I could also see this having an effect at the midmajor level as states like Wyoming could become more attractive if you're deciding between playing for the Cowboys or neighboring Colorado State with those lofty CO taxes.
 

djlhuskerfan

Travel Squad
10 Year Member
That's all part of whatever NIL deal they strike.

Do you get paid bi-weekly or once a month? 1099 or W2? Straight salary or bonuses and commission? It's the same conversation.

My hunch would be that players must pay income tax based on the state they reside in. I'm sure if you play for the Packers, you don't pay a different income tax when you travel to Illinois (Bears) or Michigan (Lions) for an away game. You probably fall subject to Wisconsin income tax.

College athletics poses an interesting wrinkle here since some states like California have a ridiculously high tax burden. I wonder if future recruits from places like CA or IL might not opt to establish residency in Nebraska as a way to lower Uncle Sam's cut. If you're talking about a high profile kid with lots of NIL potential, that could be the difference of tens of thousands in tax liability. Night be smart to agree to terms that defer payment (income) until you can establish residency in a lower income tax state like Nebraska.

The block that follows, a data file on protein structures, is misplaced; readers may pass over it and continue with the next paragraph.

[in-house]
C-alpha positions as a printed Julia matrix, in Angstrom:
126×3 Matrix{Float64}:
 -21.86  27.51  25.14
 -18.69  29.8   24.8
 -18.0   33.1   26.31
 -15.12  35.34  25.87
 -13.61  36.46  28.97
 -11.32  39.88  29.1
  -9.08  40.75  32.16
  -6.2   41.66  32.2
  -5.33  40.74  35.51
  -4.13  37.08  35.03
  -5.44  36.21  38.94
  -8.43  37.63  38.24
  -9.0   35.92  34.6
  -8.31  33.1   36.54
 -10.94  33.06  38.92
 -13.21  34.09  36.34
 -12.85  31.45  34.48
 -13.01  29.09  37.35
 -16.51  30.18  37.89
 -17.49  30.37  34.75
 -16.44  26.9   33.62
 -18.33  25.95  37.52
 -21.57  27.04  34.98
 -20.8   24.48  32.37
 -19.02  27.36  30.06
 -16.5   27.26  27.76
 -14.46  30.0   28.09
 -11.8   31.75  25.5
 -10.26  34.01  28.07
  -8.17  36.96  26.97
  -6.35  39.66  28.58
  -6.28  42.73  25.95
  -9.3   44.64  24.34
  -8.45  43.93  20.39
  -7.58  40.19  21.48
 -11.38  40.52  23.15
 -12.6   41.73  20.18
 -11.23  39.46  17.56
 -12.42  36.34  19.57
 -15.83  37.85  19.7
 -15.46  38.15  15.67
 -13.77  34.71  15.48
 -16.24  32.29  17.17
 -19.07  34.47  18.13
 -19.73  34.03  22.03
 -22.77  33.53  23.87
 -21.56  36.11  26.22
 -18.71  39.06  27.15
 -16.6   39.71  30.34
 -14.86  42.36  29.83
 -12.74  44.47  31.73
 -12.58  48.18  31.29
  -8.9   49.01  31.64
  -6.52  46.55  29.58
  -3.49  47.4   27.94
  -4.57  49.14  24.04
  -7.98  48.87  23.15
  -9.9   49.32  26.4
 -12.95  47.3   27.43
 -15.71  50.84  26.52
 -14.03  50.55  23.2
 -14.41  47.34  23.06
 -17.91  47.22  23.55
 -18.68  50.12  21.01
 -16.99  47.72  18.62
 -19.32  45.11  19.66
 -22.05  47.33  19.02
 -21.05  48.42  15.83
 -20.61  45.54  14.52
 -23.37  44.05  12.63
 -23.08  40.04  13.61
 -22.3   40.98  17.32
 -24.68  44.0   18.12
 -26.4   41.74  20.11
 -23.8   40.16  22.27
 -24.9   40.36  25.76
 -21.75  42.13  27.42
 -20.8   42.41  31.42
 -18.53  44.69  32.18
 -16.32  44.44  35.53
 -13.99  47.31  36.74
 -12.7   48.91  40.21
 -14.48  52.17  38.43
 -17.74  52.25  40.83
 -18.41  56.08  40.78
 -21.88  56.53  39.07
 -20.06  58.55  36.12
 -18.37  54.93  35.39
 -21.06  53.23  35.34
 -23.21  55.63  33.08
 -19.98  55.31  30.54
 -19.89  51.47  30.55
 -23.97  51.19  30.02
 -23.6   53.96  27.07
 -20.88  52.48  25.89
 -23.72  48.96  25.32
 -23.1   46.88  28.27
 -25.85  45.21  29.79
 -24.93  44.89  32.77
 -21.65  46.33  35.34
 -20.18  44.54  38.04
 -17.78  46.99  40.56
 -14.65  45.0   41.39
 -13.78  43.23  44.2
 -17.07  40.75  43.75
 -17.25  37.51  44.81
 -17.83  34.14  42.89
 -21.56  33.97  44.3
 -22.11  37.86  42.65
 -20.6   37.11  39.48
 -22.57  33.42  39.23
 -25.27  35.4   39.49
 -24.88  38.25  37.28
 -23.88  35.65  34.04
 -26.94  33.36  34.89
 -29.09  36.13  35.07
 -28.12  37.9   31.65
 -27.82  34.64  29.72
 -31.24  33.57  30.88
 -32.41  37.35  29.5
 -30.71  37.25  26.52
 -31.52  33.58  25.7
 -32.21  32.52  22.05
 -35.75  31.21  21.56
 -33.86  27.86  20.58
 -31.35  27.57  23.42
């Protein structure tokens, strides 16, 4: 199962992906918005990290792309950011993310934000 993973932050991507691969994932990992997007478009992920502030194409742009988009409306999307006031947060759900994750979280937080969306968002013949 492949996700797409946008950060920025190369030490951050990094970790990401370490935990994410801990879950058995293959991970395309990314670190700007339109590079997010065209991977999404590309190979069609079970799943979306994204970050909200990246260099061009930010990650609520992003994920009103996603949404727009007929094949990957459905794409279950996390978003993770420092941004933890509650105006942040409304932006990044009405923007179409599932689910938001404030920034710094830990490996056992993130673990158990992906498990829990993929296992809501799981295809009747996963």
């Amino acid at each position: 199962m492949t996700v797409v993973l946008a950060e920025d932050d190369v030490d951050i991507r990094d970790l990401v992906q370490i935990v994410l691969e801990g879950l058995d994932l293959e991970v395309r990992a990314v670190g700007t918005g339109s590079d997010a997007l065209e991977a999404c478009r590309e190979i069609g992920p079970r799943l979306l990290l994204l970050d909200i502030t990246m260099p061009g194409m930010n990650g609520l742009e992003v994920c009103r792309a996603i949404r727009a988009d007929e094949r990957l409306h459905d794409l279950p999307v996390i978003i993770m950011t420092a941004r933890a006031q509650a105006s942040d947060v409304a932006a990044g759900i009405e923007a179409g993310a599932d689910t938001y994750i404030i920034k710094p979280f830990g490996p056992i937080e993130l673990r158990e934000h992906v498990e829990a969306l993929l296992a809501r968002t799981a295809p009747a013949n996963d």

I could also see this having an effect at the midmajor level as states like Wyoming could become more attractive if you're deciding between playing for the Cowboys or neighboring Colorado State with those lofty CO taxes.
That might have figured into Ewers plans when he transferred from Ohio State to Texas. Makes more sense now
 

cthusker

You talken to me?
5 Year Member
If there was a lot of money involved I'd darn sure establish residency in one of these states.
Alaska, Florida, Nevada, South Dakota, Tennessee, Texas, Washington, and Wyoming do not levy state income taxes, while New Hampshire doesn't tax earned wages.

As usual be sure and avoid CA with an outrageous state income tax of 13.3%. :mad:
 

Cornhuskers7

Recruit
NIL money would be just like any other income. It would be taxable. Players need to make sure they claim it on their income taxes and pay the appropriate amount of tax on them, assuming none was withheld, which for most NIL money you would assume it isn't.